It's how Damsel manages to really grab at your heart that I found to be this book's best quality. For many other writers, telling this tale would end up just being sad and depressing and overall a bring-everyone-down (see: I Stop Somewhere by T.E. Carter). But the way Arnold writes it with truth and care amidst the shock is that's really what I felt redeemed this book.

Damsel exposes all the things that we've somehow become conditioned to accept as nearly normal, and it shows us that this is not right and that society and the people in society need to change.

She shows us just how ugly we humans are, and in a way, how the princes in our fairytales are so similar to Emory. Sure, they can be charming, but they've also probably never worked for equality in any of the fairy tales, either.

Damsel lets us explore the gruesome yet true side of humanity and oppression in a way that is the most horrifying in the way that it rings true.

It's a social commentary of our real world. It's terrifying and disgusting and gruesome but it's the truth for so many people out there.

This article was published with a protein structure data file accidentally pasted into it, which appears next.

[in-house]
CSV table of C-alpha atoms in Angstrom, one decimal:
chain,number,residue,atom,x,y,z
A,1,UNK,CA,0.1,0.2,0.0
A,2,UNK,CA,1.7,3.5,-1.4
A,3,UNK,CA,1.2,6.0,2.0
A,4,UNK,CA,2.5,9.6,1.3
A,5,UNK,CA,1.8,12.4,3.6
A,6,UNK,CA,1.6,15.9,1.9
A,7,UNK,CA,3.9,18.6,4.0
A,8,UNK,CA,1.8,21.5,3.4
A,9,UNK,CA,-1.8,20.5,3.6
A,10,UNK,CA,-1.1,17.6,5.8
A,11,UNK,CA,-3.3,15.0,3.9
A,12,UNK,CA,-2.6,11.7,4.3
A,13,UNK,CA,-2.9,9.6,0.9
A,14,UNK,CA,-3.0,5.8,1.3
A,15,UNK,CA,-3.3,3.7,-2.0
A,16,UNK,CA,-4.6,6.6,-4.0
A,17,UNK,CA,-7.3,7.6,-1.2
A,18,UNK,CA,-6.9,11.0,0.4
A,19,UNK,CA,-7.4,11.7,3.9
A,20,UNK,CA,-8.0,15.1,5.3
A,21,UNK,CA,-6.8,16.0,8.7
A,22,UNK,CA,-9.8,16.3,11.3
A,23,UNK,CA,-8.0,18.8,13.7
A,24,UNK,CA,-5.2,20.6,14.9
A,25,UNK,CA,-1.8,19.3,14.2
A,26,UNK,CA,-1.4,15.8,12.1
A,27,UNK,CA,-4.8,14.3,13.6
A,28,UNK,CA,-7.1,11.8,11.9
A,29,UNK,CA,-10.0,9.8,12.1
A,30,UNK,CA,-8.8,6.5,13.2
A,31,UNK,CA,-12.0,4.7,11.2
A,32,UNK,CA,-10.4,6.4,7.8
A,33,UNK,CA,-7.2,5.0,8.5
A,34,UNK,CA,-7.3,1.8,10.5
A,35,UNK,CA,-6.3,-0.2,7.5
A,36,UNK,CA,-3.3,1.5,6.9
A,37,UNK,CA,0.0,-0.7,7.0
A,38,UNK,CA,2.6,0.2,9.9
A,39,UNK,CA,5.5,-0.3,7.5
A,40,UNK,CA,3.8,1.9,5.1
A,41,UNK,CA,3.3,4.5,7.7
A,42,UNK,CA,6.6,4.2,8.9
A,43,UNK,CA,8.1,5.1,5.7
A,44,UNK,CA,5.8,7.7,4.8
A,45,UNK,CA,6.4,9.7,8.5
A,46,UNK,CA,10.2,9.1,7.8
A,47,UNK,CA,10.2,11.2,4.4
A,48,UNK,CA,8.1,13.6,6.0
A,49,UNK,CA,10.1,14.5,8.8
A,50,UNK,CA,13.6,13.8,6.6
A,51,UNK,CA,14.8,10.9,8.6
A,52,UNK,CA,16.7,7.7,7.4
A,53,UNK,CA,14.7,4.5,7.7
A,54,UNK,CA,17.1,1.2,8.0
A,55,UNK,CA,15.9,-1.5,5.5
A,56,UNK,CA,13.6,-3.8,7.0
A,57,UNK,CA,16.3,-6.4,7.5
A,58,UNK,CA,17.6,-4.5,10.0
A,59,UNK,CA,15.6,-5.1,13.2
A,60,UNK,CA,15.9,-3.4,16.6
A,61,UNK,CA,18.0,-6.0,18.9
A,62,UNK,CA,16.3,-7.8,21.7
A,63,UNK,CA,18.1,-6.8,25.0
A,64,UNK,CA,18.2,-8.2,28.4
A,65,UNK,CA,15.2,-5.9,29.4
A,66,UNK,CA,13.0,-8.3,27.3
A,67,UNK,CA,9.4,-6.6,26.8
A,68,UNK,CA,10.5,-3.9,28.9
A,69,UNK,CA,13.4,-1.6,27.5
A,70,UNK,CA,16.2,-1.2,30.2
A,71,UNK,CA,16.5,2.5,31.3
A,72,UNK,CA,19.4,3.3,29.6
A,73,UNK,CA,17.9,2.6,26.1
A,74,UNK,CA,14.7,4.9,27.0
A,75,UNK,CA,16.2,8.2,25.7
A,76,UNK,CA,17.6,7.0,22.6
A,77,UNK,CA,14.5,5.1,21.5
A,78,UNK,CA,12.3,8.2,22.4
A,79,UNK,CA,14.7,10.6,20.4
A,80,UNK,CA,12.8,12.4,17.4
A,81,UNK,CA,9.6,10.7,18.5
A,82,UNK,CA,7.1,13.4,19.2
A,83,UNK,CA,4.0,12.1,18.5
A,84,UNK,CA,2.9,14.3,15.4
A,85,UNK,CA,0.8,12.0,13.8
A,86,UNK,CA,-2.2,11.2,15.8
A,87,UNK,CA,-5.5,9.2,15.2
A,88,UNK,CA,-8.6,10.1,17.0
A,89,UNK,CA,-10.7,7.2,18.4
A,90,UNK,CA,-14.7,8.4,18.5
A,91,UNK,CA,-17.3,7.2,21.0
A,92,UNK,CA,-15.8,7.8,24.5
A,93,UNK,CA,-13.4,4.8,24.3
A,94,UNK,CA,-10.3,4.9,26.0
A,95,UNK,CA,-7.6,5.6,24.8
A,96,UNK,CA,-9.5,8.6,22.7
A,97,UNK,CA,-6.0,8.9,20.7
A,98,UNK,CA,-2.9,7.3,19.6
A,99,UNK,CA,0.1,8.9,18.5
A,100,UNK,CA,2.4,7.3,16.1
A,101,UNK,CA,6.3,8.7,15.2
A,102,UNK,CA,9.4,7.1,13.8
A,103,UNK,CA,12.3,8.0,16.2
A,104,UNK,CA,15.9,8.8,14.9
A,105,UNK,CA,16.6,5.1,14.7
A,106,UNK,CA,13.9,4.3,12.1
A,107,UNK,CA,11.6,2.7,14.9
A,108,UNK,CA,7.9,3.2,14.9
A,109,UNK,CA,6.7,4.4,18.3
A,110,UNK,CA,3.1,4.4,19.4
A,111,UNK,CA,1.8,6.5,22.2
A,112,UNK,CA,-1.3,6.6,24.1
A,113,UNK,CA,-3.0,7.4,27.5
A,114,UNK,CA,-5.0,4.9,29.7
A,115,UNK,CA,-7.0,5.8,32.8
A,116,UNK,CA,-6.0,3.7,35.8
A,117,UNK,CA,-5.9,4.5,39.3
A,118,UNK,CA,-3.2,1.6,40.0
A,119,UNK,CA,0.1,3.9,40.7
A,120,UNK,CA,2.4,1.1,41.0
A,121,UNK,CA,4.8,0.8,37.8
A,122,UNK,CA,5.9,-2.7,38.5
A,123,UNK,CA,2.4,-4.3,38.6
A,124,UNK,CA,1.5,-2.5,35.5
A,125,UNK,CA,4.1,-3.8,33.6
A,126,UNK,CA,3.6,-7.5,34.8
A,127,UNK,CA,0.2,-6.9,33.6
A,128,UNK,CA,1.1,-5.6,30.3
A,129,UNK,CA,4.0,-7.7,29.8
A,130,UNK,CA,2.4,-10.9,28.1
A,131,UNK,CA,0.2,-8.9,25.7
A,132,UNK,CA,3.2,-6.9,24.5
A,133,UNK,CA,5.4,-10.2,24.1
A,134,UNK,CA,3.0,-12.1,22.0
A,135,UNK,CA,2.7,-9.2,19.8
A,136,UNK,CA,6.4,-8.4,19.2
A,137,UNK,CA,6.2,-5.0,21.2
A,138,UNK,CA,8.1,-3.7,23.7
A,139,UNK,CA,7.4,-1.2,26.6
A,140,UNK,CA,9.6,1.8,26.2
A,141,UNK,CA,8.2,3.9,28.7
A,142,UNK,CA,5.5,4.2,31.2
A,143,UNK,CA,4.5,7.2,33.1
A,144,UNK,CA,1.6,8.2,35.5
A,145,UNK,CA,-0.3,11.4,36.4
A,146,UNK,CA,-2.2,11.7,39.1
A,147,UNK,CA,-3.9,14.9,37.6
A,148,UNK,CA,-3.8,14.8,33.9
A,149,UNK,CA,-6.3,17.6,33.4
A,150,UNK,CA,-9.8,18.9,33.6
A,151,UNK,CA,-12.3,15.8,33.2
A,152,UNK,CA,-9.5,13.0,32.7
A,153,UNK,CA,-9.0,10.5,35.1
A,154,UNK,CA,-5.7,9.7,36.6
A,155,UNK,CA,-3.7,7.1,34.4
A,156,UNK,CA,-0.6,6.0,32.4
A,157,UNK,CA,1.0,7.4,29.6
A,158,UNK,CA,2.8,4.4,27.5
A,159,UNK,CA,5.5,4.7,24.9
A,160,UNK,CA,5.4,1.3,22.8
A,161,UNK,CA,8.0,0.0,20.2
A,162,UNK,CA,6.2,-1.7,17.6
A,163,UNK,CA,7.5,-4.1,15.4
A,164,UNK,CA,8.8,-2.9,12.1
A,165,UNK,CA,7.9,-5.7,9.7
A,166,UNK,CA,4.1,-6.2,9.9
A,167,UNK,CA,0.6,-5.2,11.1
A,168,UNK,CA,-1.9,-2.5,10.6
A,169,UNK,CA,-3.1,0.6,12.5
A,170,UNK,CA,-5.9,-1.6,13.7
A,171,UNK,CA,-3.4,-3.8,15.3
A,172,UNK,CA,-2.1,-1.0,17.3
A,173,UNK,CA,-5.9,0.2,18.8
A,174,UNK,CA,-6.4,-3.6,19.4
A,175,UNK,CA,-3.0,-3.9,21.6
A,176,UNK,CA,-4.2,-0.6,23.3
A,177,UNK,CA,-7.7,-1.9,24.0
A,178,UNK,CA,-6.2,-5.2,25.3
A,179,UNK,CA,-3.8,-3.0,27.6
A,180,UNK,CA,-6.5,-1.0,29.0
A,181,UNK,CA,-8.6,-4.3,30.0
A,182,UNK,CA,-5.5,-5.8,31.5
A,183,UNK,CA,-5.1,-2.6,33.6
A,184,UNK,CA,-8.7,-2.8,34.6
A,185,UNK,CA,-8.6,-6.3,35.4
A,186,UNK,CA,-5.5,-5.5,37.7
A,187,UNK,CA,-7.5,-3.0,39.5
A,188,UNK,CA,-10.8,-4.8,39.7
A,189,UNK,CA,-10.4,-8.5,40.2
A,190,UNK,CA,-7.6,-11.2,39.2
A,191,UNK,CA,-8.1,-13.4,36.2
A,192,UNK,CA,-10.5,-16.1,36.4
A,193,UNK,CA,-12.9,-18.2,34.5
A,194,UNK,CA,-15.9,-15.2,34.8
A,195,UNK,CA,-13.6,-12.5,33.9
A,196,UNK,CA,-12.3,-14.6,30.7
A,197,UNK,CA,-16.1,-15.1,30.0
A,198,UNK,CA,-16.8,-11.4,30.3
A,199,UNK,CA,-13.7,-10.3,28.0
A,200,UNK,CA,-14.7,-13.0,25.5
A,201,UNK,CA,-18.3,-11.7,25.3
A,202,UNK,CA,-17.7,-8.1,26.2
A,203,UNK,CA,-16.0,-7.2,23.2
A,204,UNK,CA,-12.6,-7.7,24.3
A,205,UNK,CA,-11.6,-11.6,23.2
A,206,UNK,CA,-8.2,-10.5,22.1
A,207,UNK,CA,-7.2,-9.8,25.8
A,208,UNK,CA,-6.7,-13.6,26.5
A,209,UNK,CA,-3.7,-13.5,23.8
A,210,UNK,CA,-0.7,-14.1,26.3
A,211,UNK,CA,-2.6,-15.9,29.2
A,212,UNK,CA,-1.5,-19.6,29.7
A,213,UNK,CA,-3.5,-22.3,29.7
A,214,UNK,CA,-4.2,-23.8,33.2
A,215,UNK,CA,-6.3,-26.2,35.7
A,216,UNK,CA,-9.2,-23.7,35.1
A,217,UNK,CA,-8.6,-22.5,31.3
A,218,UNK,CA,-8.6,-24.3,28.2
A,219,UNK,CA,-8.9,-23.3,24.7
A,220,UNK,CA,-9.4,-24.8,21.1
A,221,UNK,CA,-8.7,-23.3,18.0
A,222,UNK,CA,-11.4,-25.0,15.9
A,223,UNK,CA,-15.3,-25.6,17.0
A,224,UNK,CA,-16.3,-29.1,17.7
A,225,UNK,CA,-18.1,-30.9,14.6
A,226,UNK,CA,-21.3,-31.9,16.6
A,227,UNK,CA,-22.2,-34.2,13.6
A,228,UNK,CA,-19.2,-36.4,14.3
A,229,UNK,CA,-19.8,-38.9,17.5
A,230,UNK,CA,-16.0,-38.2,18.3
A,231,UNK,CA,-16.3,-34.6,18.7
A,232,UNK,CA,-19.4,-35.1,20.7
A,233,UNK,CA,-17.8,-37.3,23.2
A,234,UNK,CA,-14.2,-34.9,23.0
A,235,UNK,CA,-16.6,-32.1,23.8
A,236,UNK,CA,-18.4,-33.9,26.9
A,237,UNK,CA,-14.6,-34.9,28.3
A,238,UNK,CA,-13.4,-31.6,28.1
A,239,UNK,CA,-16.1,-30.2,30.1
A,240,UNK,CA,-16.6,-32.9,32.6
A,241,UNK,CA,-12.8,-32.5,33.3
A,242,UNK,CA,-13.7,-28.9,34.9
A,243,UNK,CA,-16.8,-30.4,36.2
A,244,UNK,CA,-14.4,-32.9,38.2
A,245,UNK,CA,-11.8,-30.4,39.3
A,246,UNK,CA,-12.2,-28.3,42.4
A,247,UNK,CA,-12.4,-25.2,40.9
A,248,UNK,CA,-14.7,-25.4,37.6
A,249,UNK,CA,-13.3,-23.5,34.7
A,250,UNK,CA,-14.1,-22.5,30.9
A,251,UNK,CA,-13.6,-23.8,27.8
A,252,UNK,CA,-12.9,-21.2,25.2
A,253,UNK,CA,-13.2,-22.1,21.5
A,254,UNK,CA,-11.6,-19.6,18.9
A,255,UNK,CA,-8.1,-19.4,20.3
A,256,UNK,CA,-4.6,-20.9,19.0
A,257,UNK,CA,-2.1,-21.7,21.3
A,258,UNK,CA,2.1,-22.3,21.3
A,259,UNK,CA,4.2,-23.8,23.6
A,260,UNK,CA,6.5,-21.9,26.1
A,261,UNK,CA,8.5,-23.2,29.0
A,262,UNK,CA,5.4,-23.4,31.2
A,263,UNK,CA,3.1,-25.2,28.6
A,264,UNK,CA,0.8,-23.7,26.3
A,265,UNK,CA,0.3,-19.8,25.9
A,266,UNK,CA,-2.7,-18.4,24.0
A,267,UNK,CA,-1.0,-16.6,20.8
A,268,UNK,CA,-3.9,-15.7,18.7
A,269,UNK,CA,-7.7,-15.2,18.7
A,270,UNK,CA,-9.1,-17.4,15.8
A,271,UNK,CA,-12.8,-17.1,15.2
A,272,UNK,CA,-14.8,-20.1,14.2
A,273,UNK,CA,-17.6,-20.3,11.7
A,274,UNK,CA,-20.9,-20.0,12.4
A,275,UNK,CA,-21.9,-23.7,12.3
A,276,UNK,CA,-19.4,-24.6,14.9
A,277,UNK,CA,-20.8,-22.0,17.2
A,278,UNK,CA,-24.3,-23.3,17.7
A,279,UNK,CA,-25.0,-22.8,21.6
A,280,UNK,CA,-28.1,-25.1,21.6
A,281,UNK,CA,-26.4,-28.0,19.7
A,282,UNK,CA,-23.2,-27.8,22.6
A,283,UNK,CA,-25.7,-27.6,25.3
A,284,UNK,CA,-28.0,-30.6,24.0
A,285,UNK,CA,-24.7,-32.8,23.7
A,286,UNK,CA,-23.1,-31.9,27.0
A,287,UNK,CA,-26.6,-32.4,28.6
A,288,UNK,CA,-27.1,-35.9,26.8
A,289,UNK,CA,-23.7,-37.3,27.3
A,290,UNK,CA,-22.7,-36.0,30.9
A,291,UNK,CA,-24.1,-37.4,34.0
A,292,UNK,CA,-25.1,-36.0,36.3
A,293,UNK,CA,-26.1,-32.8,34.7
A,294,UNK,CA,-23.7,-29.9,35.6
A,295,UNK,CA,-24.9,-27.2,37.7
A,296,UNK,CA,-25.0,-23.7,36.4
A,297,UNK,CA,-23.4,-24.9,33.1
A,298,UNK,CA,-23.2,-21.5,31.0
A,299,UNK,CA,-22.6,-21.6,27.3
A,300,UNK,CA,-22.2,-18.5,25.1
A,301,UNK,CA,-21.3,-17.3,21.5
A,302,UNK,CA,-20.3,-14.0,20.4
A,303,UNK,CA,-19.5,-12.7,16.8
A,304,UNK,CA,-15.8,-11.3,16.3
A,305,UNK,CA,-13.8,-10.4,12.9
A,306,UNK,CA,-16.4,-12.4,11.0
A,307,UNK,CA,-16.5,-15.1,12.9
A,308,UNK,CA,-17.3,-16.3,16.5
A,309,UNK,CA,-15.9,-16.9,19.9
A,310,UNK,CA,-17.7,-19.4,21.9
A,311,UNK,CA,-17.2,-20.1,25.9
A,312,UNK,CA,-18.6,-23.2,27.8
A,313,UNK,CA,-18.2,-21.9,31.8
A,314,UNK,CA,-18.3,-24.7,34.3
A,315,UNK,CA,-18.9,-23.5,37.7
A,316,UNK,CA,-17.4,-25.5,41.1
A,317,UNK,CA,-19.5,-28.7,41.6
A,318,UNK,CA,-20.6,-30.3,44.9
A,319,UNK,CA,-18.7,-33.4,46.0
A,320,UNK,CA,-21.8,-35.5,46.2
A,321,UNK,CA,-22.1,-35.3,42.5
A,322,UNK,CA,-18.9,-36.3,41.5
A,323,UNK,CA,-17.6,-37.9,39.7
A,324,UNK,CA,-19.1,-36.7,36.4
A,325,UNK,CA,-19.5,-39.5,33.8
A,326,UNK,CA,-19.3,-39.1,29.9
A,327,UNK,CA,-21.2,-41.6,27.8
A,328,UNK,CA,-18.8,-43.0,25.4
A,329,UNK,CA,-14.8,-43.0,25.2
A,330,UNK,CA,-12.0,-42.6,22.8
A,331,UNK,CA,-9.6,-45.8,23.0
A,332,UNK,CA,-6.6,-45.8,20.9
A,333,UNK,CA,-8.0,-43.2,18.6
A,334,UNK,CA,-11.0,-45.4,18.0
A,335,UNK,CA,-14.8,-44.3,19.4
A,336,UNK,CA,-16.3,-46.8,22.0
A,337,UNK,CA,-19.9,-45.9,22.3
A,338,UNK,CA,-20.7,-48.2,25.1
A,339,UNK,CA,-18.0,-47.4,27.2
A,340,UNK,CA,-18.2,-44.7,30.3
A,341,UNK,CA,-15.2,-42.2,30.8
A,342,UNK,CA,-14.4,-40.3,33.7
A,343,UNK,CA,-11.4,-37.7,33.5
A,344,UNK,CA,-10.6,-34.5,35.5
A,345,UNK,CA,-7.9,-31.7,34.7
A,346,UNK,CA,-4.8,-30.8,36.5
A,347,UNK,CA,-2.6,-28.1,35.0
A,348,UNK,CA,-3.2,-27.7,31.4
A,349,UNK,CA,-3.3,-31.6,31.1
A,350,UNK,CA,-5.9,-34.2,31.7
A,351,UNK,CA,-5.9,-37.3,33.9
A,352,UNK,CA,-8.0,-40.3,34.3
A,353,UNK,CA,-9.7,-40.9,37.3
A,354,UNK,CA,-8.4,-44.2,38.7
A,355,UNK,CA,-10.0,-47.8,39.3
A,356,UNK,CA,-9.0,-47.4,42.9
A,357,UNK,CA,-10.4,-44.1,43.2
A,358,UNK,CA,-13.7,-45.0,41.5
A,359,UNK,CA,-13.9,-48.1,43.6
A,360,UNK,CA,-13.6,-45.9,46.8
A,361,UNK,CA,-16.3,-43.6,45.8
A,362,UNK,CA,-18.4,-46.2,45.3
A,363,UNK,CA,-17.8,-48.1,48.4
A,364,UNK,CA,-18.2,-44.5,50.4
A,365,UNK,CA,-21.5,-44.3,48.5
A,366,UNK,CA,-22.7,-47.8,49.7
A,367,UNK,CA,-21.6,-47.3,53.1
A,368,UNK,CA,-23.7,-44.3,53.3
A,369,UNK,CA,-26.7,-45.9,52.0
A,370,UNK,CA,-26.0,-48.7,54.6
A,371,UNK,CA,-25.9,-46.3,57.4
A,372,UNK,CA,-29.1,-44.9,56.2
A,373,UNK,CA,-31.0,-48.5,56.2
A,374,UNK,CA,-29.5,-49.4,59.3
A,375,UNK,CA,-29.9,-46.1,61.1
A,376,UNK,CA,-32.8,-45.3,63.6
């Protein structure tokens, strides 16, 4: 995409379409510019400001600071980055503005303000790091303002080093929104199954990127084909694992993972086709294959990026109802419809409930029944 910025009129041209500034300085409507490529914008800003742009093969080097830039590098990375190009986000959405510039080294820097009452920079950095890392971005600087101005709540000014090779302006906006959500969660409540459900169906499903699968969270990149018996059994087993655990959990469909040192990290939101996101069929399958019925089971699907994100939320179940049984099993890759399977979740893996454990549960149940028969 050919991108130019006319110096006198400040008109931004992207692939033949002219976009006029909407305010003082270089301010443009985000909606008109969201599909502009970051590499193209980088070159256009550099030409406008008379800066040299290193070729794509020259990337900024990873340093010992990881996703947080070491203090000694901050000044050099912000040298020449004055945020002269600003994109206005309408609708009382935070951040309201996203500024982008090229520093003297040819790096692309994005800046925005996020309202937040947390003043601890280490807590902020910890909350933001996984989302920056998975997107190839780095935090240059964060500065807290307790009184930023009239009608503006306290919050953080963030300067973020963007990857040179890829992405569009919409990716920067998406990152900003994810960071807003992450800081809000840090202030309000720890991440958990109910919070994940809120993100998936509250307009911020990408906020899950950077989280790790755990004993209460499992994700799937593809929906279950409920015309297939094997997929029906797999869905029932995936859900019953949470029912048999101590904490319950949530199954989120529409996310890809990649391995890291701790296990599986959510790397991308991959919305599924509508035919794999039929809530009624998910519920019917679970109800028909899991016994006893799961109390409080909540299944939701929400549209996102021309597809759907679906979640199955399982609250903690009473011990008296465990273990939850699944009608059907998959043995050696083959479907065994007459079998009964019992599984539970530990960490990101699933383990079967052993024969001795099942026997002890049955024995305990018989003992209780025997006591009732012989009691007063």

If you're looking for a rallying tale of women taking down an oppressive system, find something else to read. But if you're looking for a stark and true commentary on the realities of what women have gone through and what they continue to go through, keep reading.

I want to end my review with this quote from the author:

"Damsel is about waking up female in a man’s world. It’s about power, and abuses of power by powerful men. It’s about secrets. It's about pride, and anger, and action. I put my anger into this book, and I surprised myself with what my anger and I created."